Intended for healthcare professionals


Doctors should not be simply the ghost in the machine

BMJ 2024; 385 doi: (Published 19 April 2024) Cite this as: BMJ 2024;385:q899
  1. Matt Morgan, consultant in intensive care medicine in Cardiff, editor of BMJ OnExamination,
  2. Kieran Walsh, clinical director at BMJ
  1. @dr_mattmorgan

“Sometimes the questions are complicated and the answers are simple.”

Dr Seuss

Saying the word “finals” to any doctor fills them with a range of emotions, even though the old “big bang” exam at the end of training has largely disappeared. Now it seems the General Medical Council (GMC) wants to rationalise medical examinations even further.

In its recent statement on the future of medical education, the GMC says “With up to date information at our fingertips via trusted sources on our smartphones we don’t need the huge repository in our heads from textbooks and lectures. Content in the curriculum can be streamlined.”1 But does the march of technology, including artificial intelligence (AI), really force us to simplify the medical curriculum and to take things away? What if instead, it allows us to add something more—something more important? Perhaps technology will help us to free up doctors’ time so they can concentrate on the more human aspects of medicine, such as the interpersonal skills and relationships that are so vital to patient care.

It has long been recognised that tests of knowledge are important, but not a sufficient measure of the process of becoming a safe doctor. Of course, the role of a doctor is much richer than simply providing a diagnosis or a treatment plan. My main strength in working as an intensive care consultant is the ability to orchestrate a complex care team to focus on the patient in front of me. This, combined with the humanity to communicate effectively with patients, families, and staff, is what makes me (currently) more valuable as a clinician than chatGPT.

And rather than use technology to “streamline” the medical curriculum, why not use it to improve the skills, insights—and most importantly the compassion, consideration, and understanding—that doctors will need in this brave new world?

BMJ has recently developed a new tool, in partnership with skilled doctors and SimConverse, to help doctors prepare for the exams that test these human parts of our role.2 Rather than AI simply replacing textbooks, we are using natural language processing to help doctors revise for the Practical Assessment of Clinical Examination Skills exam. This is an assessment that prioritises communication skills and patient welfare in a clinical setting. The new tool helps doctors to practise their communication and consultation skills by interacting with a range of simulated patients. While this demonstrates a way in which AI can help doctors improve their skills, we must acknowledge that even this tool can’t replace the experiential learning that comes from “hands on” real life medicine, just yet.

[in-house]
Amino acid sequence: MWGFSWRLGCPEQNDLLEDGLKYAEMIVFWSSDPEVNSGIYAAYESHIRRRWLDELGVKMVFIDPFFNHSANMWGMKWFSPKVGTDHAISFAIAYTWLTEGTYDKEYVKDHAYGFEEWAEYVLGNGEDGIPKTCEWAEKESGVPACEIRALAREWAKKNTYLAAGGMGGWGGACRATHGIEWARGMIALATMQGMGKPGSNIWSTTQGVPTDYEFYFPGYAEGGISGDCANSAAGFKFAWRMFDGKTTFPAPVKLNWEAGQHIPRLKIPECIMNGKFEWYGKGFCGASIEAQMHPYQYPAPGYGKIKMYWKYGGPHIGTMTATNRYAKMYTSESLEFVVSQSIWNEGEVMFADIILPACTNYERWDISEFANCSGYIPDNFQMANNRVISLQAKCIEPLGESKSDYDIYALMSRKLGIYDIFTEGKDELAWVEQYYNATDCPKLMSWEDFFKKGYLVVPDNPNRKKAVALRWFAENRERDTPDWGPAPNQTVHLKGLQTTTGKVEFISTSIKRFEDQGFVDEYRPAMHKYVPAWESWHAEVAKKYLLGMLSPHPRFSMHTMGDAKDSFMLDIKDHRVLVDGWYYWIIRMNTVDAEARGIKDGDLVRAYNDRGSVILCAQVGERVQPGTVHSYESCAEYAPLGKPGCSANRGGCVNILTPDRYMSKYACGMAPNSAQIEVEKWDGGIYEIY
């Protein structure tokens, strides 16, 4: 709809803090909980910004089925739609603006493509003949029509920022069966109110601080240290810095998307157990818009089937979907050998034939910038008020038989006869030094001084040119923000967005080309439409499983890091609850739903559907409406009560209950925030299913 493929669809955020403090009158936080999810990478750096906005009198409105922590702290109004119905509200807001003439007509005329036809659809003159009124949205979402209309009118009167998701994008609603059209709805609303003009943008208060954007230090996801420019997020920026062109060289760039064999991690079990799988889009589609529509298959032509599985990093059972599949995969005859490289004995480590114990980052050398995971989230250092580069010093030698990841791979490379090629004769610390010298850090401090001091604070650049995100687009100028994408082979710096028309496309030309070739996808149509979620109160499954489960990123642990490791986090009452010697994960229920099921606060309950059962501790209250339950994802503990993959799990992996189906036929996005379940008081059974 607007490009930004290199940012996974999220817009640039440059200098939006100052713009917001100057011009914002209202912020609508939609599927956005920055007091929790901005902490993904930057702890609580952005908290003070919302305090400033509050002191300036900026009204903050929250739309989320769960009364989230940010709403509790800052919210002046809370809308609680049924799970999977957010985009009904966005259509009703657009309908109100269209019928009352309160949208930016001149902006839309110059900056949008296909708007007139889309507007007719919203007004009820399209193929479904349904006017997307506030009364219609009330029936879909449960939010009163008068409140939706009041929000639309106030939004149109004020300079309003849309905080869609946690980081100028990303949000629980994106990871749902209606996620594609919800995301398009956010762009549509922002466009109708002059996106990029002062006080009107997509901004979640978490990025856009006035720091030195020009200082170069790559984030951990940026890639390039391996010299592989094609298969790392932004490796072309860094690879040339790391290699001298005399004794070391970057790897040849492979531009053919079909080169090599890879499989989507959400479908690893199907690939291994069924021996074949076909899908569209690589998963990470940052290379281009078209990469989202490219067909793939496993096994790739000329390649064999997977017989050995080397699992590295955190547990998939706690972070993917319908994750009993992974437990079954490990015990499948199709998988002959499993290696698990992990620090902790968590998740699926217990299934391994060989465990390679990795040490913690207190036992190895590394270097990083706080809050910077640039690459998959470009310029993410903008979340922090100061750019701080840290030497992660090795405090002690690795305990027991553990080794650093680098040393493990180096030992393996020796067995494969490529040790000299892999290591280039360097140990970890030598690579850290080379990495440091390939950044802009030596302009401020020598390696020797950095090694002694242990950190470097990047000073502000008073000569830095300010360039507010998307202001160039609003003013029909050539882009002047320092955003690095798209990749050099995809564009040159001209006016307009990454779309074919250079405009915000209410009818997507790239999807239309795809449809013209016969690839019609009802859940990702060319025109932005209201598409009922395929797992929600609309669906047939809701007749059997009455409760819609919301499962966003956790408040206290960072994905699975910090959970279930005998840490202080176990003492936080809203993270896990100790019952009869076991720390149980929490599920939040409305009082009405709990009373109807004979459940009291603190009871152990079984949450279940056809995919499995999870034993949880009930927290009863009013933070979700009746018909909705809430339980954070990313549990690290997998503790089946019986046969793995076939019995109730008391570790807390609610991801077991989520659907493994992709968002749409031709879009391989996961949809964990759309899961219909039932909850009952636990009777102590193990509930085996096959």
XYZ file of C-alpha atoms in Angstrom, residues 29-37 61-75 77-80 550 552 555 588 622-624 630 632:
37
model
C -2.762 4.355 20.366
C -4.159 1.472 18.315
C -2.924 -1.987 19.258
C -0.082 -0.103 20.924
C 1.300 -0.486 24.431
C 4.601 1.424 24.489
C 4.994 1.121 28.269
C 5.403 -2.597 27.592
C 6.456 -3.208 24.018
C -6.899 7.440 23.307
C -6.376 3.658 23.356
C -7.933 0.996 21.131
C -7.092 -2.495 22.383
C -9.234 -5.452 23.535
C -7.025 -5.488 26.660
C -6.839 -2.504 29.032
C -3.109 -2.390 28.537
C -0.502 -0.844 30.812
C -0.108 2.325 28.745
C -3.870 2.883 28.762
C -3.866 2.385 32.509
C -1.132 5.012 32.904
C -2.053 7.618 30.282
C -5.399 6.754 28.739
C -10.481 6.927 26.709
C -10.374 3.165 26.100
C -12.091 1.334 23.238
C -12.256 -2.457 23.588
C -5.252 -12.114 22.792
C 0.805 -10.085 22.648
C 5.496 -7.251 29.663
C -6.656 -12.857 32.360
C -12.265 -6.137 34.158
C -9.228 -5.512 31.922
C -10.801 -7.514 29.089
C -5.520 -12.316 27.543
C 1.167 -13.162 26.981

In addition, current medical examinations focus on questions where an answer can provide certainty. But instead, we need to move to a process that assesses a human doctor’s ability to ask and answer questions when the answers are neither right nor wrong. The ability to ask these difficult questions, and grapple with the uncertainty that medicine throws up, is more important than the ability to provide definitive answers. For example, every day I encounter issues when people confuse the ability to provide an invasive treatment with the more important question of whether it should be provided at all. Understanding the complexities of patient care and being able to critically appraise a situation and help patients to navigate their way through, is something that technology cannot replicate.3

That said, perhaps doctors can use technology to improve on what they already do well. Medicine is all about understanding a patient’s story. We hope that this new tool will help clinicians to hone their communication and consultation skills further and discover new ways to find out about other people’s stories.

Doctors should not be simply the ghost in the machine. Ghosts are mostly invisible, scary, and made up. As we move into the age of the machine, doctors should be visible, safe, and as real as the patients who need their help.


  • Competing interests: MM and KW work for BMJ and helped to develop its new AI tool. KW is the clinical lead of the medical education and clinical decision support products at BMJ.

  • Provenance and peer review: not commissioned, not externally peer reviewed